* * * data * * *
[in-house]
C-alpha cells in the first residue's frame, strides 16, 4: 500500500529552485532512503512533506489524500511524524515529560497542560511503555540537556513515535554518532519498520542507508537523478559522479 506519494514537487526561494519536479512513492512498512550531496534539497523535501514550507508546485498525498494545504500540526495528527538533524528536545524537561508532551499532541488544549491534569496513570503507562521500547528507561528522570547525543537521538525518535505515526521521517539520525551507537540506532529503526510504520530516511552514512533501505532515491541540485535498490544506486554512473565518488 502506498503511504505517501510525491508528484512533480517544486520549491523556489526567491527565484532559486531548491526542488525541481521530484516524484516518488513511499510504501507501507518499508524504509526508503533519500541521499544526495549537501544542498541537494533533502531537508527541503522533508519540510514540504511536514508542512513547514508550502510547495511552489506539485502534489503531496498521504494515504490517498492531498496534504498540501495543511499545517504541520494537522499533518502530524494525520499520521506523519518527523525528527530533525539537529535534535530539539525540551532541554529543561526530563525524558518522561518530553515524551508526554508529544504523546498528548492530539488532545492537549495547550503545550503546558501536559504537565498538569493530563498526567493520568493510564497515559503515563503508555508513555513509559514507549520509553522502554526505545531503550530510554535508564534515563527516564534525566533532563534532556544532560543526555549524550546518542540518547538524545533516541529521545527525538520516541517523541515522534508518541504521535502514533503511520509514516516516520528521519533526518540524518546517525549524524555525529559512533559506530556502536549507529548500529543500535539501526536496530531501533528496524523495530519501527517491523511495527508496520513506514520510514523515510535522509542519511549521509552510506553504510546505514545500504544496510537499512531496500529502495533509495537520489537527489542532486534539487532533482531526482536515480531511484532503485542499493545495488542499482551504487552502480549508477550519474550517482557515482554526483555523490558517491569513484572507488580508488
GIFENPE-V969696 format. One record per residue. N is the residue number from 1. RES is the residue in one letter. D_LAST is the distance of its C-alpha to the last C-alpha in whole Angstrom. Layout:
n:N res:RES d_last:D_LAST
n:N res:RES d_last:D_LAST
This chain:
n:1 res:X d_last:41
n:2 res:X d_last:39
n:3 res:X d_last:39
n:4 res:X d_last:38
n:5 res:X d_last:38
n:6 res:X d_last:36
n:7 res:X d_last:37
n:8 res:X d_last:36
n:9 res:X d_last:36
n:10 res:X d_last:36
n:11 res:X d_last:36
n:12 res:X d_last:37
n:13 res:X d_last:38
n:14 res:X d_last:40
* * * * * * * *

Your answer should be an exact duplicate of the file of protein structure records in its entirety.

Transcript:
[in-house]
C-alpha cells in the first residue's frame, strides 16, 4: 500500500529552485532512503512533506489524500511524524515529560497542560511503555540537556513515535554518532519498520542507508537523478559522479 506519494514537487526561494519536479512513492512498512550531496534539497523535501514550507508546485498525498494545504500540526495528527538533524528536545524537561508532551499532541488544549491534569496513570503507562521500547528507561528522570547525543537521538525518535505515526521521517539520525551507537540506532529503526510504520530516511552514512533501505532515491541540485535498490544506486554512473565518488 502506498503511504505517501510525491508528484512533480517544486520549491523556489526567491527565484532559486531548491526542488525541481521530484516524484516518488513511499510504501507501507518499508524504509526508503533519500541521499544526495549537501544542498541537494533533502531537508527541503522533508519540510514540504511536514508542512513547514508550502510547495511552489506539485502534489503531496498521504494515504490517498492531498496534504498540501495543511499545517504541520494537522499533518502530524494525520499520521506523519518527523525528527530533525539537529535534535530539539525540551532541554529543561526530563525524558518522561518530553515524551508526554508529544504523546498528548492530539488532545492537549495547550503545550503546558501536559504537565498538569493530563498526567493520568493510564497515559503515563503508555508513555513509559514507549520509553522502554526505545531503550530510554535508564534515563527516564534525566533532563534532556544532560543526555549524550546518542540518547538524545533516541529521545527525538520516541517523541515522534508518541504521535502514533503511520509514516516516520528521519533526518540524518546517525549524524555525529559512533559506530556502536549507529548500529543500535539501526536496530531501533528496524523495530519501527517491523511495527508496520513506514520510514523515510535522509542519511549521509552510506553504510546505514545500504544496510537499512531496500529502495533509495537520489537527489542532486534539487532533482531526482536515480531511484532503485542499493545495488542499482551504487552502480549508477550519474550517482557515482554526483555523490558517491569513484572507488580508488
GIFENPE-V969696 format. One record per residue. N is the residue number from 1. RES is the residue in one letter. D_LAST is the distance of its C-alpha to the last C-alpha in whole Angstrom. Layout:
n:N res:RES d_last:D_LAST
n:N res:RES d_last:D_LAST
This chain:
n:1 res:X d_last:41
n:2 res:X d_last:39
n:3 res:X d_last:39
n:4 res:X d_last:38
n:5 res:X d_last:38
n:6 res:X d_last:36
n:7 res:X d_last:37
n:8 res:X d_last:36
n:9 res:X d_last:36
n:10 res:X d_last:36
n:11 res:X d_last:36
n:12 res:X d_last:37
n:13 res:X d_last:38
n:14 res:X d_last:40